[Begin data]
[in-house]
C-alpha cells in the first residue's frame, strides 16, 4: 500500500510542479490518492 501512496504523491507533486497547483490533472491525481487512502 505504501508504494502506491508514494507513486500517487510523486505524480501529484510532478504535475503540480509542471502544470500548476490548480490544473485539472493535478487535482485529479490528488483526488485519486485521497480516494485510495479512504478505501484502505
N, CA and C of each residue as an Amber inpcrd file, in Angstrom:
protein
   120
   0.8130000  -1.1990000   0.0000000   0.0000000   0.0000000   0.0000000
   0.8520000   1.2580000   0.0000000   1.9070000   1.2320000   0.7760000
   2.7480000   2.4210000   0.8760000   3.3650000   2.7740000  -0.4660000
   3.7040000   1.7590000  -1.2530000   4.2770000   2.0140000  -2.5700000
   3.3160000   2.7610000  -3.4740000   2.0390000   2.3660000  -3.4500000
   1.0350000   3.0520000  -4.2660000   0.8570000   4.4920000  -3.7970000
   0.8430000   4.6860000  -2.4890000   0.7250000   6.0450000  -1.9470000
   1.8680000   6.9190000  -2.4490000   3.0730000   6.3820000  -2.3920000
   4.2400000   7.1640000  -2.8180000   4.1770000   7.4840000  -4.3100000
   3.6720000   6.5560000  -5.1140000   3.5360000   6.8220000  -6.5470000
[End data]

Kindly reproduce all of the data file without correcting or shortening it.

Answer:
[in-house]
C-alpha cells in the first residue's frame, strides 16, 4: 500500500510542479490518492 501512496504523491507533486497547483490533472491525481487512502 505504501508504494502506491508514494507513486500517487510523486505524480501529484510532478504535475503540480509542471502544470500548476490548480490544473485539472493535478487535482485529479490528488483526488485519486485521497480516494485510495479512504478505501484502505
N, CA and C of each residue as an Amber inpcrd file, in Angstrom:
protein
   120
   0.8130000  -1.1990000   0.0000000   0.0000000   0.0000000   0.0000000
   0.8520000   1.2580000   0.0000000   1.9070000   1.2320000   0.7760000
   2.7480000   2.4210000   0.8760000   3.3650000   2.7740000  -0.4660000
   3.7040000   1.7590000  -1.2530000   4.2770000   2.0140000  -2.5700000
   3.3160000   2.7610000  -3.4740000   2.0390000   2.3660000  -3.4500000
   1.0350000   3.0520000  -4.2660000   0.8570000   4.4920000  -3.7970000
   0.8430000   4.6860000  -2.4890000   0.7250000   6.0450000  -1.9470000
   1.8680000   6.9190000  -2.4490000   3.0730000   6.3820000  -2.3920000
   4.2400000   7.1640000  -2.8180000   4.1770000   7.4840000  -4.3100000
   3.6720000   6.5560000  -5.1140000   3.5360000   6.8220000  -6.5470000